I often find it difficult to take dramas about miners seriously; mostly because of the famed Monty Python parody featuring the son who comes home from Barnsley to visit his London family: an inspired juxtaposition, given the former is now a coal miner, whilst his resentful father is a famous playwright. ‘Coal mining is a wonderful thing father, but its something you’ll never understand!’
Perhaps that’s true of many of us not born into a coal mining culture. The damage done to communities by the 1980’s Conservative government and their desire to emasculate the NUM – closing down pits which were no longer profitable – can’t be underestimated. Margaret Thatcher shut 115 during her tenure as prime minister. For many miners and their families, the wounds have never really healed.
Director and choreographer, Gary Clarke examined the cultural devastation of the miners’ strike in his previous show Coal. Is there anything else to say? Sequel Wasteland explores a time when despair turned to euphoria, as the ravaged landscape of post industrial Britain was transformed by the illegal rave culture of the 1990’s. For a brief period, it seemed as though music and dance might save the day.
With virtually no dialogue, Wasteland is a remarkably cogent piece of work, telling this story through a dazzling mix of movement and music. Parsifal James Hurst plays the last miner; we know he’s broken because, when he’s not wildly pin balling around the stage clutching a bottle of beer, he’s slumped in a tatty armchair. The sounds of dripping water in an old mine help underscore his emptiness and lack of purpose.
The action then segues to the early 90’s, as disaffected teens and twenty something’s commandeer abandoned industrial spaces to host illegal dance parties. This heralded the start of a new civil war; there’s a clear symmetry between the picket battles which occurred between the Police and striking miners, and the confrontations between Police and ravers (the 1994 Criminal Justice Act was introduced to curb these sorts of illegal shenanigans).
In his programme notes, Clarke writes: ‘For our generation, the future was very bleak with very little prospect. The rave culture gave many of us the opportunity to escape these grim and grey realities, and into a new world of music and dance where we could express our inner feelings, desires and frustrations. My passion for dance grew from this discovery … it is not my intention to romanticise the illegal rave movement, of course it had its complexities, but it is my intention to understand it, its motivation and to try to capture a pivotal moment in the social history of this country.’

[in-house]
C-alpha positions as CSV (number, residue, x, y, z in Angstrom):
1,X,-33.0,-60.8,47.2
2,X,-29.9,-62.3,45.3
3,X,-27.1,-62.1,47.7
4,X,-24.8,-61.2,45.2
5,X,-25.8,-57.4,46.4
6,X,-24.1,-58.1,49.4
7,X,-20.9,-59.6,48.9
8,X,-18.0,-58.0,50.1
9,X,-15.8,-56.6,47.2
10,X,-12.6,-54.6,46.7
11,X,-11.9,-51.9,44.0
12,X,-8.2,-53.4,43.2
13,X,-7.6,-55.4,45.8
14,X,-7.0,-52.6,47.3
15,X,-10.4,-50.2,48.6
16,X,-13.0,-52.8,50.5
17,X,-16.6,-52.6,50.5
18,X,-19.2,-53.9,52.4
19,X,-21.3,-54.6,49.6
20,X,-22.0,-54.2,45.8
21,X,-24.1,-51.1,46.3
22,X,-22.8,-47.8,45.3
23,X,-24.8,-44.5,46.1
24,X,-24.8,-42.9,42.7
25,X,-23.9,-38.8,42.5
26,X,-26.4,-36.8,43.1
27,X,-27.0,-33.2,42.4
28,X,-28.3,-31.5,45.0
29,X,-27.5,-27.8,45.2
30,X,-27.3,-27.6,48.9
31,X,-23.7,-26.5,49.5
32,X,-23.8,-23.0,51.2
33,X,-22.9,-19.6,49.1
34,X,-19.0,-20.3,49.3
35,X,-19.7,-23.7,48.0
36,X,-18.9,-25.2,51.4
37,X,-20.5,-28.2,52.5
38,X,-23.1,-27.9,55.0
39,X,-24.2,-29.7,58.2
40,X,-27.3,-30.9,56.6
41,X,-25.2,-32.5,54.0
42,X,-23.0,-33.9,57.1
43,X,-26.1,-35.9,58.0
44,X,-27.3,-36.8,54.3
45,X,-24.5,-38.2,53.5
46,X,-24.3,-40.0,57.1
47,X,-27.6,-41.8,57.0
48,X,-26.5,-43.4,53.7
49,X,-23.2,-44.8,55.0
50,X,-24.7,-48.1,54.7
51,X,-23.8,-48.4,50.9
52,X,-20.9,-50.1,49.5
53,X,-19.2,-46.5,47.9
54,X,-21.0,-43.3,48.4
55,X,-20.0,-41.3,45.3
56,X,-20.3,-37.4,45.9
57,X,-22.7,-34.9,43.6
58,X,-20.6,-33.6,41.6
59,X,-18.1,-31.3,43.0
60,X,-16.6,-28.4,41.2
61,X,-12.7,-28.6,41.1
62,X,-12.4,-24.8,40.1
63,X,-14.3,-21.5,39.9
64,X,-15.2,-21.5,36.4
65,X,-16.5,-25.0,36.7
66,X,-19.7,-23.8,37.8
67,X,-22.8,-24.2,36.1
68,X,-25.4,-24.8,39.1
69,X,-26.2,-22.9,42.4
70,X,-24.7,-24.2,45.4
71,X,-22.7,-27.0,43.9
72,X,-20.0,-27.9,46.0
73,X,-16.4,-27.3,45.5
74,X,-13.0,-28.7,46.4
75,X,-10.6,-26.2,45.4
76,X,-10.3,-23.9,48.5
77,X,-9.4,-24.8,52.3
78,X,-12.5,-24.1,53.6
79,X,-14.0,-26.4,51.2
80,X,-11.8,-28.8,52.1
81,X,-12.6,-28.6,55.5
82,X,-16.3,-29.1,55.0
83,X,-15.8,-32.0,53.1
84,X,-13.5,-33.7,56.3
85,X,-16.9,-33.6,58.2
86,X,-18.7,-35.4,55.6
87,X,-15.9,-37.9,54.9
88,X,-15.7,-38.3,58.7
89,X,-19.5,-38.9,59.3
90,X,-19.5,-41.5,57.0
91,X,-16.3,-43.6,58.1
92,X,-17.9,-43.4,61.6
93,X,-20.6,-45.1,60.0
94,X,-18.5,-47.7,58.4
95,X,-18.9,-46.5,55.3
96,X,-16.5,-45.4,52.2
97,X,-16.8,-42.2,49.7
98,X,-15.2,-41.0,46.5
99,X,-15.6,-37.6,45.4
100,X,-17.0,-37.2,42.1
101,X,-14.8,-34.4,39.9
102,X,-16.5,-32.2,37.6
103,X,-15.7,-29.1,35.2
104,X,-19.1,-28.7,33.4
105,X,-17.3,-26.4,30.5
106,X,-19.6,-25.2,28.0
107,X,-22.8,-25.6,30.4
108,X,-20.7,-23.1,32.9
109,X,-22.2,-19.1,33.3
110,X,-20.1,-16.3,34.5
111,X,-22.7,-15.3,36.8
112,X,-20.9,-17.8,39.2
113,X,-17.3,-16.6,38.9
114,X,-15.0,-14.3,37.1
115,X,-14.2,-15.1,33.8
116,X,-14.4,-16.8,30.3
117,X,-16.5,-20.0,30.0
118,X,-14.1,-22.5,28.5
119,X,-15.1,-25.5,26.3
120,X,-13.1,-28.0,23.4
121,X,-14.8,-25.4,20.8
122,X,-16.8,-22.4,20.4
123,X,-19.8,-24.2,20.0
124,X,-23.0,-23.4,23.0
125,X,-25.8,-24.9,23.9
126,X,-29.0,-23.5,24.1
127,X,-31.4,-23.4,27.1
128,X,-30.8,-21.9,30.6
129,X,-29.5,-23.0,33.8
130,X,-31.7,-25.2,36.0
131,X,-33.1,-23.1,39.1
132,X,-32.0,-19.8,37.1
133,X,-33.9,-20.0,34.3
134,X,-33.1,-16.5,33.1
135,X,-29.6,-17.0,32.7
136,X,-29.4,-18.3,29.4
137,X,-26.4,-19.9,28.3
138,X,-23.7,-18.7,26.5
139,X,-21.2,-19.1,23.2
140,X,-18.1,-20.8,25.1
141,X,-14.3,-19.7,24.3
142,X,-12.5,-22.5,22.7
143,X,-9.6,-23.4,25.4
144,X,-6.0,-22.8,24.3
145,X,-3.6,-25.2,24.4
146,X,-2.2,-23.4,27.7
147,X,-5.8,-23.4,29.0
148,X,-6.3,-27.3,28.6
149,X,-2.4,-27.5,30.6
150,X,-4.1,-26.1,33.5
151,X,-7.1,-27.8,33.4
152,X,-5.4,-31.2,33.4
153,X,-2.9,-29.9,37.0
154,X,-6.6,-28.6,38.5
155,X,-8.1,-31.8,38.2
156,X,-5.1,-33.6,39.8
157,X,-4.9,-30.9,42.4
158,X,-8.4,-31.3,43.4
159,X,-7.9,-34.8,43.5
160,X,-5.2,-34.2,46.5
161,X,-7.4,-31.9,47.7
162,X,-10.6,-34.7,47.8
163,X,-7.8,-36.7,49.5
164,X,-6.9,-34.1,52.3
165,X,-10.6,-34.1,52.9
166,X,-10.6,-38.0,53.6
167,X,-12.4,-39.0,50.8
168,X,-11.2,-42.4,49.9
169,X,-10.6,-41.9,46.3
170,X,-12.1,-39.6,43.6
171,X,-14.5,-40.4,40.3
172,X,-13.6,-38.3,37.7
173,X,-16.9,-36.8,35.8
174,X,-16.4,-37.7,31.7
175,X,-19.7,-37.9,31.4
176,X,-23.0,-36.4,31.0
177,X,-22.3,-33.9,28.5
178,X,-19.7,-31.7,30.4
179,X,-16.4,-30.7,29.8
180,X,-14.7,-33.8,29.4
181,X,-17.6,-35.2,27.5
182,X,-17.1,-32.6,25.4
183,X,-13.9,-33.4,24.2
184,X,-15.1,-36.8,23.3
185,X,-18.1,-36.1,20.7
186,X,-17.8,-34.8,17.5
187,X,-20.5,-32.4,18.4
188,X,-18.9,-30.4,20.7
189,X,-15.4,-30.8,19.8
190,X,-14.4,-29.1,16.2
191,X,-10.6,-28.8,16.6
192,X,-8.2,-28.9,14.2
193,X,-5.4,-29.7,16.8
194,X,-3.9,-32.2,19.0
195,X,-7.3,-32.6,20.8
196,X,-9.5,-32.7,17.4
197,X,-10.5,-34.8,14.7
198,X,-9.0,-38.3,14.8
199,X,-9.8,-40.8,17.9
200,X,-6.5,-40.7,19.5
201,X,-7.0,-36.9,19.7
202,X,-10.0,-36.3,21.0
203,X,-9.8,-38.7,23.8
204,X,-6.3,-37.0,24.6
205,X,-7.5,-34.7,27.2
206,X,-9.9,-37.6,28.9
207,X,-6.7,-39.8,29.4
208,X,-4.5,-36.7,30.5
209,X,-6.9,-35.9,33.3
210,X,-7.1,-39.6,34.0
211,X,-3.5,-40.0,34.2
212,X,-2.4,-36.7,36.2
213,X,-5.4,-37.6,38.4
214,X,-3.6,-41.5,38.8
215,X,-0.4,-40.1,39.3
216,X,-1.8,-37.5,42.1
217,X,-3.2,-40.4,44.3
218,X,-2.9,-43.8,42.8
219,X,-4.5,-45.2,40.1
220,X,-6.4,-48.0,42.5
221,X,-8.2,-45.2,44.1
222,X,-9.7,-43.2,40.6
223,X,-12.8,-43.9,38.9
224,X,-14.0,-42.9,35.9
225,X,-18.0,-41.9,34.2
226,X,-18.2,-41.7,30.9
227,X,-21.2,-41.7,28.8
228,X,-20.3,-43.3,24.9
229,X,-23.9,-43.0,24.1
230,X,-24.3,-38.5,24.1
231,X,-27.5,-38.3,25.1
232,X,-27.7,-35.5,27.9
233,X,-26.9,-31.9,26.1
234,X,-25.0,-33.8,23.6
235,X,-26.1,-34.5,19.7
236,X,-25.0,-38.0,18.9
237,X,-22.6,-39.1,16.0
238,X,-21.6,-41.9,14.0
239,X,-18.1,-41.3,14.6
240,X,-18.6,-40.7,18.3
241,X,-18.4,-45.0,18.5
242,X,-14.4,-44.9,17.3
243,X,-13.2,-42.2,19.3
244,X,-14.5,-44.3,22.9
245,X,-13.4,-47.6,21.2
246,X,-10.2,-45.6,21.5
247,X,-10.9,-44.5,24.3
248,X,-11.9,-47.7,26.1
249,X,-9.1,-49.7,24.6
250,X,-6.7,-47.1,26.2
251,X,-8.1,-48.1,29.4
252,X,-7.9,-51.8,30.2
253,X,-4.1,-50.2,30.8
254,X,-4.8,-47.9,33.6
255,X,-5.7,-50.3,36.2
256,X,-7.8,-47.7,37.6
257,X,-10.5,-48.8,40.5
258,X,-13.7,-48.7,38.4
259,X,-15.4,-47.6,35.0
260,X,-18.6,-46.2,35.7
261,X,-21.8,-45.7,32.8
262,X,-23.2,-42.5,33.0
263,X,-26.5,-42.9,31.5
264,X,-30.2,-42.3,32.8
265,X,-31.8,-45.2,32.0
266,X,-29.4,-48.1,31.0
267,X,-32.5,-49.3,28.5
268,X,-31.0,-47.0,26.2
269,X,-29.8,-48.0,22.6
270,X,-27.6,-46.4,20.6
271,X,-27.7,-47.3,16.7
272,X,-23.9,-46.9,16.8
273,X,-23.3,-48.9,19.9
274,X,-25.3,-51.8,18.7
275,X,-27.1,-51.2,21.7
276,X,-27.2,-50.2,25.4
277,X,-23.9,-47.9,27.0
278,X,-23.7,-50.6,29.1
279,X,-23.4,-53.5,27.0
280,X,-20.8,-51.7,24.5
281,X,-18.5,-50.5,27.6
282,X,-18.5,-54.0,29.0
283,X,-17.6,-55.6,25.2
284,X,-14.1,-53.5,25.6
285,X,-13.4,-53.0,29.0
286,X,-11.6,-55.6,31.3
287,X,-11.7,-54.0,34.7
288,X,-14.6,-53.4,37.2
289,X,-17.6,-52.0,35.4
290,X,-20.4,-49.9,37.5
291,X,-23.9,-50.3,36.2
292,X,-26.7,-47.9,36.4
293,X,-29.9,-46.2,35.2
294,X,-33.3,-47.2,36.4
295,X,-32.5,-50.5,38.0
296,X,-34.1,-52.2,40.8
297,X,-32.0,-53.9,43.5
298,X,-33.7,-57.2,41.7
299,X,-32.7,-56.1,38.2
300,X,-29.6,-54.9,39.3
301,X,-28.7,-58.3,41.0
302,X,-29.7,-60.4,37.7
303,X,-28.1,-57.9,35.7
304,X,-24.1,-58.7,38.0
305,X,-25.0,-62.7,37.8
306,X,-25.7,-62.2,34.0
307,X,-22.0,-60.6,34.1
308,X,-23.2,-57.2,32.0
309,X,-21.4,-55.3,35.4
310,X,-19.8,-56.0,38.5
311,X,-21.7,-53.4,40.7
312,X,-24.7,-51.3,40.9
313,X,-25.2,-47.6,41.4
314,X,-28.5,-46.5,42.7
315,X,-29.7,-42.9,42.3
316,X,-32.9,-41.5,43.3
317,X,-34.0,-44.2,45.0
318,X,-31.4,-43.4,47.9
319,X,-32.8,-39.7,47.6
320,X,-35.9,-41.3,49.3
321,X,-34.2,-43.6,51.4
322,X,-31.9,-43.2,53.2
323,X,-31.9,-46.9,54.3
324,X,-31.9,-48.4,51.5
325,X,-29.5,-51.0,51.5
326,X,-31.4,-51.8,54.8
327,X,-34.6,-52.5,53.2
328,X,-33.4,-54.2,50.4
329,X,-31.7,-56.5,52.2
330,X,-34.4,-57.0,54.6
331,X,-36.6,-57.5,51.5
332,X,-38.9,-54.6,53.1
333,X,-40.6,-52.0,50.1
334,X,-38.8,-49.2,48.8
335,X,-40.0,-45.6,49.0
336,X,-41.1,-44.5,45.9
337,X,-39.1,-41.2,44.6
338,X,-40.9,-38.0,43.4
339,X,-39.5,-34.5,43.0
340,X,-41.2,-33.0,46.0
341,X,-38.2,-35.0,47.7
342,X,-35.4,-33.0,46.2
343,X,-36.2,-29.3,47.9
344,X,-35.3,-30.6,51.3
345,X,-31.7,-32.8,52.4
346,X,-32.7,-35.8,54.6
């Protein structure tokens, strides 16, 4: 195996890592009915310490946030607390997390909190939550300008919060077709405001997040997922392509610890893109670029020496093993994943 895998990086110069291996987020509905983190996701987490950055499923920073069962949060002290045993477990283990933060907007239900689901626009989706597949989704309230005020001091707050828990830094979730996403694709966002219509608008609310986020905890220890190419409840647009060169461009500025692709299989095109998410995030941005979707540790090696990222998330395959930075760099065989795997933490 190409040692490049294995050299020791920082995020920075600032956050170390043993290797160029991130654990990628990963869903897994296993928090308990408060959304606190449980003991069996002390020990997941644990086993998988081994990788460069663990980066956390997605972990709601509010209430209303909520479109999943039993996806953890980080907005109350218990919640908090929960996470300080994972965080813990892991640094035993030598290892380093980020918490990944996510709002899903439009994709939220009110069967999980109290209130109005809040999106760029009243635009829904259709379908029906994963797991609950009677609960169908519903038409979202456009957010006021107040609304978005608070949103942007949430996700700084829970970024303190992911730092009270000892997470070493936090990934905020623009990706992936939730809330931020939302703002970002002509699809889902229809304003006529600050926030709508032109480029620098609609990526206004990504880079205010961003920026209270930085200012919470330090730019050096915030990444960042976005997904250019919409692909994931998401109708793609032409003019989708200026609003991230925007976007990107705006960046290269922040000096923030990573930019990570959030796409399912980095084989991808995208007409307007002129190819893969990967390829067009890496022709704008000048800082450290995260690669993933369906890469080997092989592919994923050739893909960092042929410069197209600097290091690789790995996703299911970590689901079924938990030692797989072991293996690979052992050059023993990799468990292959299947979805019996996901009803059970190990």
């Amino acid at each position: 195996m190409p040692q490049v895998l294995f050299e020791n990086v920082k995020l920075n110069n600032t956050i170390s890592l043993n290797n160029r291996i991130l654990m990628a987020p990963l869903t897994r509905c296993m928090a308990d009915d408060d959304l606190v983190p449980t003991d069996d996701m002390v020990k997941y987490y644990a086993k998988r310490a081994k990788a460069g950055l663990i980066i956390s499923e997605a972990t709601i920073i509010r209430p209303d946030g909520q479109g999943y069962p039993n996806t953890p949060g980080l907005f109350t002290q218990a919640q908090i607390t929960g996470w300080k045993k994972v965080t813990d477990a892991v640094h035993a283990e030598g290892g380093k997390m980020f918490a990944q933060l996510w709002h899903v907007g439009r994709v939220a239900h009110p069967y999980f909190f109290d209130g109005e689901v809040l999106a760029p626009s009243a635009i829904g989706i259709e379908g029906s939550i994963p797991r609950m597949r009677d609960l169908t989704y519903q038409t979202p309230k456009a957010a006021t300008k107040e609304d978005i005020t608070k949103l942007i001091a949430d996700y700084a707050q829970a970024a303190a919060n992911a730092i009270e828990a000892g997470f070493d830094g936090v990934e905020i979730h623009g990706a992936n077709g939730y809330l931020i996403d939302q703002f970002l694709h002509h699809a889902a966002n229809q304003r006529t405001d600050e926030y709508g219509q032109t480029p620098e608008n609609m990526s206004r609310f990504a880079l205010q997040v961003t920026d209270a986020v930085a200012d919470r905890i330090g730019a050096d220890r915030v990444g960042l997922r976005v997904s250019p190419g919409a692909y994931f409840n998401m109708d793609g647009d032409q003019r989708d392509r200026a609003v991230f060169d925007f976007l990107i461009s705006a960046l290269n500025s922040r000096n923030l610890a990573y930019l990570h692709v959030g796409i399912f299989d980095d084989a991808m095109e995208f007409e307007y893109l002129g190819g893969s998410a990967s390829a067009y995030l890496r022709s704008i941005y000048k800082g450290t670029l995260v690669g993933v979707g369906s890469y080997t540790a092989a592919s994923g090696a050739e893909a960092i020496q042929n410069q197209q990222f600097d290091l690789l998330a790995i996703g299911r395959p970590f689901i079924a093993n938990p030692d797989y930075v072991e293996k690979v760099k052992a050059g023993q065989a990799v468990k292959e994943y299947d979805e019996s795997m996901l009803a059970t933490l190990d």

The mid section of the show is basically a twenty minute rave, featuring music by Test Department, Steven Roberts and the KLF (Jimmy Cauty, of the KLF, designed the smiley face riot shields featured in the show). Dancers Robert Anderson, Emily Thompson Smith, Patricia Langa, Jake Evans, and Shelley Eva Haden, display jaw dropping levels of physical control, occasionally teetering on the edge of self destruction. These scenes are simultaneously exhilarating and dangerous to watch.
Rare archive footage brings the era to life, capturing the tragedy of mining’s last days, and the emergence of rave’s roots. Unfortunately, choosing to project these images on heavy black stage curtains is a rare misstep, the brightness and contrast becoming grainy and murky.
What’s most surprising about Wasteland is its emotional charge. It begins and ends with a group of Pit Men singing traditional miner’s songs. The Last Miner has no idea how to save himself, or the son who is drifting into drug addiction. The final dance, as the pair attempt to support one another, is powerful enough to break open a stone-clad heart.
Watching Wasteland in 2023, one’s perception can’t help be coloured by what is happening in this country now, with a spiralling cost of living crisis, and a corrupt, right wing government looking to quash any form of dissent or protest. It’s one of the world’s oldest stories: youth will always rebel against the staid, middle aged, power hungry establishment. In the early 70’s, Northern Soul music and Wigan Casino offered a place to escape from working class drudgery; rage against lack of opportunity fuelled the punk movement. With Wasteland, it’s impossible not to take the side of the ravers. They make a lot of good points.
Maybe it needs to happen again.
Wasteland is at Contact, Manchester from 1-3 February 2023.
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